He faced double teams throughout college, so he's exactly the type of DT the Colts need: One who can occupy space and blockers in the middle and allow for the linebackers and safeties to come up and make plays.
3. S Bob Sanders
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Sanders is already gone, so the process of finding his replacement is already under way.
Melvin Bullit played very well filling in for Sanders the past two seasons, but he also had a season ending injury last season.
Even if Bullit is re-signed, the Colts would be well served to add more depth to their thin secondary that managed only 10 interceptions last season, second worst in the league.
The Colts need to find a safety who is physical and can help in the run game, but is also an instinctive player who can create turnovers.
Possible Replacement: Florida S Ahmad Black
Black is not the type of player the Colts normally draft, but would fit in very well, adding some aggressiveness to the Colts D.
He is an incredibly athletic player, with great range and ball skills.
However, his tendency to take chances (trying to jump routes, going for the big hit instead of wrapping up) has some NFL scouts worried.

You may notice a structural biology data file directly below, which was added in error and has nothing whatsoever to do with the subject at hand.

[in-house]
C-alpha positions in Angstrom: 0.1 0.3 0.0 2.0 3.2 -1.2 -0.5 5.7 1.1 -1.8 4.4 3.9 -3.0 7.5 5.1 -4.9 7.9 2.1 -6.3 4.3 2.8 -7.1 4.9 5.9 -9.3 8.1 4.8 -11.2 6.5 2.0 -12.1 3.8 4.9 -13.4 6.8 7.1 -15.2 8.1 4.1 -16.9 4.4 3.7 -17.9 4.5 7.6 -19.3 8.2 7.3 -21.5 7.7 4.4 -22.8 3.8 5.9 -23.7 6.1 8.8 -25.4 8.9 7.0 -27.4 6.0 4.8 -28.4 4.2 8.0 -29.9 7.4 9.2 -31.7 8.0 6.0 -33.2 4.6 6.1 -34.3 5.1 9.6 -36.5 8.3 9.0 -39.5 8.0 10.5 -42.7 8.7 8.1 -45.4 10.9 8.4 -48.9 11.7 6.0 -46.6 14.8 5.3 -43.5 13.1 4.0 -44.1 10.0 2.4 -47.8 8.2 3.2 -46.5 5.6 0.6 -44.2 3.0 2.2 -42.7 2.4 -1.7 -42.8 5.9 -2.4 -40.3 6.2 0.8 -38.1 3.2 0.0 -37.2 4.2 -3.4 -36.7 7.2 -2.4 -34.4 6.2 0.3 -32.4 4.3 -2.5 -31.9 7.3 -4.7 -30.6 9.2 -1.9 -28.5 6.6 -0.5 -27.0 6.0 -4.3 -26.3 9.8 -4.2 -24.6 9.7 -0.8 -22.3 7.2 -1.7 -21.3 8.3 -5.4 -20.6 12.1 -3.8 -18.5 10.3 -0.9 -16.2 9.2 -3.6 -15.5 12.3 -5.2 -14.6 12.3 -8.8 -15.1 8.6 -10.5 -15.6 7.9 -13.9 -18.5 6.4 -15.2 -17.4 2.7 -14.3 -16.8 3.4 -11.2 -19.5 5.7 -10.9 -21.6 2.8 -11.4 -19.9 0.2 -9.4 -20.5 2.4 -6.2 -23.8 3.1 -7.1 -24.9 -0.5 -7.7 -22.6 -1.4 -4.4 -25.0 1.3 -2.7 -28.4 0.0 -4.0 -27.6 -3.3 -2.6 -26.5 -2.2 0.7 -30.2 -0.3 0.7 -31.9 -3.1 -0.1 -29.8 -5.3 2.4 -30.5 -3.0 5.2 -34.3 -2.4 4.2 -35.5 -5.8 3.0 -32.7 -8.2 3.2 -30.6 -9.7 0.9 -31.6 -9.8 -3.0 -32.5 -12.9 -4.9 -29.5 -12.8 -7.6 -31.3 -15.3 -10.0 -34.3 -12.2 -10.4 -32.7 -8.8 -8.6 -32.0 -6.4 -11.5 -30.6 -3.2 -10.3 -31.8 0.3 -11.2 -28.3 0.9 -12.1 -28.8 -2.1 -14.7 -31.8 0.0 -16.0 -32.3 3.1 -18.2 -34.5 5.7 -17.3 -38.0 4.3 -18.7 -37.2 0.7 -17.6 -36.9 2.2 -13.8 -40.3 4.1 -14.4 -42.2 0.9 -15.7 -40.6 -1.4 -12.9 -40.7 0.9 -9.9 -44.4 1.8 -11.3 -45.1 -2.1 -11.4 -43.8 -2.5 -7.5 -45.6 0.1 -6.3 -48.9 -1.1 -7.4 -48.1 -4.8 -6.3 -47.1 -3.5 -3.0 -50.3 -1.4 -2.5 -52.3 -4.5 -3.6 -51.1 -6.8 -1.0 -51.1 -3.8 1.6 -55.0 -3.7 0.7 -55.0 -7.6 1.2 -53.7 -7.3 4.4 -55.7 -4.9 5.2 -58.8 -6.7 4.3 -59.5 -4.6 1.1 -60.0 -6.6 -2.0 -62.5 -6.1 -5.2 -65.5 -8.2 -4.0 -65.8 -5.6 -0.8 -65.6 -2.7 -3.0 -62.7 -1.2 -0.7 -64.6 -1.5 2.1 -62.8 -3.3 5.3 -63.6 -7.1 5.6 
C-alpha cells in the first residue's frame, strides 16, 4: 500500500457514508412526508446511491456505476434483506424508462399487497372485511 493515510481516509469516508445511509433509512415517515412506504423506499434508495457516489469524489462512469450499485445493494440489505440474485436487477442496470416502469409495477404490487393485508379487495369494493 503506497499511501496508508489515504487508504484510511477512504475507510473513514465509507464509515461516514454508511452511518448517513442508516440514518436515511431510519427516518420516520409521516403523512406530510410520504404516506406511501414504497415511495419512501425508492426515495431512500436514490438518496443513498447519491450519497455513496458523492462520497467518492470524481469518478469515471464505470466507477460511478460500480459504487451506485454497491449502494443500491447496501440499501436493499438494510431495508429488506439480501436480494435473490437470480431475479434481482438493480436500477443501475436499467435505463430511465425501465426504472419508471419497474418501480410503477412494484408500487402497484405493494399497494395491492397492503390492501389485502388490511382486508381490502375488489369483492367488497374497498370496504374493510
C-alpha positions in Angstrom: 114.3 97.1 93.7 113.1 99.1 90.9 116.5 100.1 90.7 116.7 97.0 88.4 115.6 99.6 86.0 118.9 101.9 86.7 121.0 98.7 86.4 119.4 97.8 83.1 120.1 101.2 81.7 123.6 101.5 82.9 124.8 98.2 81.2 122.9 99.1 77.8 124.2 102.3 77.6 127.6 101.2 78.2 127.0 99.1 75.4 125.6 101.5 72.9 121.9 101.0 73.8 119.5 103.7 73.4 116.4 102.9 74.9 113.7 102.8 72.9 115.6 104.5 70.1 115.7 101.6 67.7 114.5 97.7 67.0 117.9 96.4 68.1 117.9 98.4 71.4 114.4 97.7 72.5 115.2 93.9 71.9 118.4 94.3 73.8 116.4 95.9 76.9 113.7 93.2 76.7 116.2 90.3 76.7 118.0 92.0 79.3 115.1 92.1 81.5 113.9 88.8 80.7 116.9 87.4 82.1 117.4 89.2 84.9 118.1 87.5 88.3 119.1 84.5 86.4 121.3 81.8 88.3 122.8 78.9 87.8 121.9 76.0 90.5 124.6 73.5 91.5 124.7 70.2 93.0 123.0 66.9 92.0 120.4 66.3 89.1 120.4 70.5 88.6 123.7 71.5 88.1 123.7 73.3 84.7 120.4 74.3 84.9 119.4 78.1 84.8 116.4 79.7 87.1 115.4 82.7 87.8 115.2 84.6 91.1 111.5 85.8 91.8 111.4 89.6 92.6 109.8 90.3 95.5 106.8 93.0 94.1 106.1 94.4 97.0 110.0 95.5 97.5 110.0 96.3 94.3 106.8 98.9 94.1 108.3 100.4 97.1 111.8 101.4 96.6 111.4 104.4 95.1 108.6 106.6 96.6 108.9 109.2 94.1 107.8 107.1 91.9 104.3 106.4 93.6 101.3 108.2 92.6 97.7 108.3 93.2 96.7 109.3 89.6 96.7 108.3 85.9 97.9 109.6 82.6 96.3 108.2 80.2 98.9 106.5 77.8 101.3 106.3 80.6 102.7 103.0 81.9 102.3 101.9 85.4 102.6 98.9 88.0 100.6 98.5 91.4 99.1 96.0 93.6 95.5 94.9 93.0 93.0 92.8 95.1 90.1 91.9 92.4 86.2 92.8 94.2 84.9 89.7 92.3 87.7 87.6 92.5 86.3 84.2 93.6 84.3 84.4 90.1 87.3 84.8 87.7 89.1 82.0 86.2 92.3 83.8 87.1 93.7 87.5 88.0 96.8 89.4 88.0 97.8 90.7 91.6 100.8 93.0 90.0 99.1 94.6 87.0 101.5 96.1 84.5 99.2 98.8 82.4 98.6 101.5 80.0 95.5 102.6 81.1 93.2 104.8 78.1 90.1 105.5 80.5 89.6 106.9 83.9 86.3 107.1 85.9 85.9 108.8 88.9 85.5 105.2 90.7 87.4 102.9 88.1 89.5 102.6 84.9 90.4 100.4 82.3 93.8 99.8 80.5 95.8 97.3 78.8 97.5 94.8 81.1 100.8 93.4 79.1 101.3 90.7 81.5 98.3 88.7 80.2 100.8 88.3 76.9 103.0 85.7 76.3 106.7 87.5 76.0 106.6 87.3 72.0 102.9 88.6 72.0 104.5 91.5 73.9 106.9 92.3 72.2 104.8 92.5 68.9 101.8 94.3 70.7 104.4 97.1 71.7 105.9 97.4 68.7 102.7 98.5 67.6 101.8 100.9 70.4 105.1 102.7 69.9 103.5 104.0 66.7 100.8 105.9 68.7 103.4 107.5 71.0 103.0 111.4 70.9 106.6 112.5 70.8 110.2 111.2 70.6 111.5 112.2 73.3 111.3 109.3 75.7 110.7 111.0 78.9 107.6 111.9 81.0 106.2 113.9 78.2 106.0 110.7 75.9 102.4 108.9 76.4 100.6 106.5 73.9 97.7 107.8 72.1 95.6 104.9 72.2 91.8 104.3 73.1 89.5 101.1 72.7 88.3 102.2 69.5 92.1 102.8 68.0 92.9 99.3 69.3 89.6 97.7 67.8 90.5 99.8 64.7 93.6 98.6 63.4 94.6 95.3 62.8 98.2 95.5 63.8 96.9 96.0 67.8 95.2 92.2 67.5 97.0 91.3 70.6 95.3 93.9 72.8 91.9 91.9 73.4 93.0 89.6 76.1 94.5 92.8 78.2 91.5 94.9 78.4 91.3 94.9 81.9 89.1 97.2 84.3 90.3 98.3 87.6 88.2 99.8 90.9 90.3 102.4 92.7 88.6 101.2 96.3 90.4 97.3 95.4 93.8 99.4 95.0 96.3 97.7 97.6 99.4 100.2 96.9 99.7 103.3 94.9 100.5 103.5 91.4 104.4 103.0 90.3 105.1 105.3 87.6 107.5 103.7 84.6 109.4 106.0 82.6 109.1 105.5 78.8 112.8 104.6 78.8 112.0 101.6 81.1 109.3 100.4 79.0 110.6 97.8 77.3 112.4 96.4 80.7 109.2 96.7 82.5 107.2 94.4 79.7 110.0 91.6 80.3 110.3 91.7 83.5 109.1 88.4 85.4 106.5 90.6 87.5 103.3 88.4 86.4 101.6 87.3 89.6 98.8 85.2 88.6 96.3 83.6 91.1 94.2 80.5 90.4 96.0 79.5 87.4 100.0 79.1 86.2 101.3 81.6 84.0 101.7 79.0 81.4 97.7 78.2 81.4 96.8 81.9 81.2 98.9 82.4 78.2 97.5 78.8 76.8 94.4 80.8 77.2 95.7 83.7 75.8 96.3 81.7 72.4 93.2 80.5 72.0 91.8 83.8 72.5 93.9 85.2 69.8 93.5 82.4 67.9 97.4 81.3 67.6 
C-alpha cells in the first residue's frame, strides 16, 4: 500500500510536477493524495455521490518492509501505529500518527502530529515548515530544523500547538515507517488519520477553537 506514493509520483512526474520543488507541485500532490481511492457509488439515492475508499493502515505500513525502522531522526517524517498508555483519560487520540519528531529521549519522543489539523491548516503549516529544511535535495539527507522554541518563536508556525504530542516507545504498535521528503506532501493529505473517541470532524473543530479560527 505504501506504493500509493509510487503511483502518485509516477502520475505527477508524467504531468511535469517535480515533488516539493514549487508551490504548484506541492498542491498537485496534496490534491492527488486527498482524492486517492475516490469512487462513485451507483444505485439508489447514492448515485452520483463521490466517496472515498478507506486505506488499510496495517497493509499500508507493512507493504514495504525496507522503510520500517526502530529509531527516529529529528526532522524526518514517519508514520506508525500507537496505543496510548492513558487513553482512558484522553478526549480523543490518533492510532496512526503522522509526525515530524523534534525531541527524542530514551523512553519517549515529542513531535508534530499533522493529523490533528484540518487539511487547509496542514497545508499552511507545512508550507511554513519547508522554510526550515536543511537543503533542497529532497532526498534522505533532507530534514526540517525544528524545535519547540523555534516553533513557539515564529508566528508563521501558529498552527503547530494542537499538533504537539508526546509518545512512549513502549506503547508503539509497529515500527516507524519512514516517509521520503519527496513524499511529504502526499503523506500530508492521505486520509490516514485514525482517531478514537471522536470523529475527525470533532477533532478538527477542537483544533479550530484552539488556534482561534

He is also a little undersized and might get pushed around at the next level.
But in terms of playmaking, he is unmatched by any safety in this class. He had 13 picks in his three seasons starting for the Gators.
He has flashes of Ed Reed in him, and if he plays anything near like Reed in the NFL, the Colts would be ecstatic.
4. OG Mike Pollack
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Pollack was a second round draft choice, so the Colts had high hopes for him coming out of Arizona State.
But despite his talent, Pollack has struggled in Indy, failing to consistently crack the starting lineup.
The troubles may stem from a position change. Pollack played center in college, and may be struggling to adjust to playing guard.
Improving the interior of the offensive line would really help open holes in the run game, and Pollack is one player who needs to be replaced.
Possible Replacement: Alabama OG James Carpenter
Carpenter was an All-American at community college before transferring to Alabama, where he blocked for Heisman trophy winner Mark Ingram.
He excels at run-blocking, making him exactly the type of player the Colts need.
He has above average size (6'5", 300 pounds) for a guard and moves very well for a player his size. He has the speed and athleticism to get to the second level and open lanes in the run game.
A four year starter in college, Carpenter is already NFL ready.
5. WR Blair White
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White filled in admirably after numerous injuries to Colts WR's last season, but he was far from perfect.
He is a player who gets by on effort rather than talent, and it showed at times last season.
Drops were an issue (remember the Colts final offensive play in their playoff loss to the Jets?) and he struggled to pick up all the intricacies of the offense.
After Dallas Clark, Austin Collie and Pierre Garcon all missed significant time last season, the Colts need to add depth at the WR position, and they can do better than White.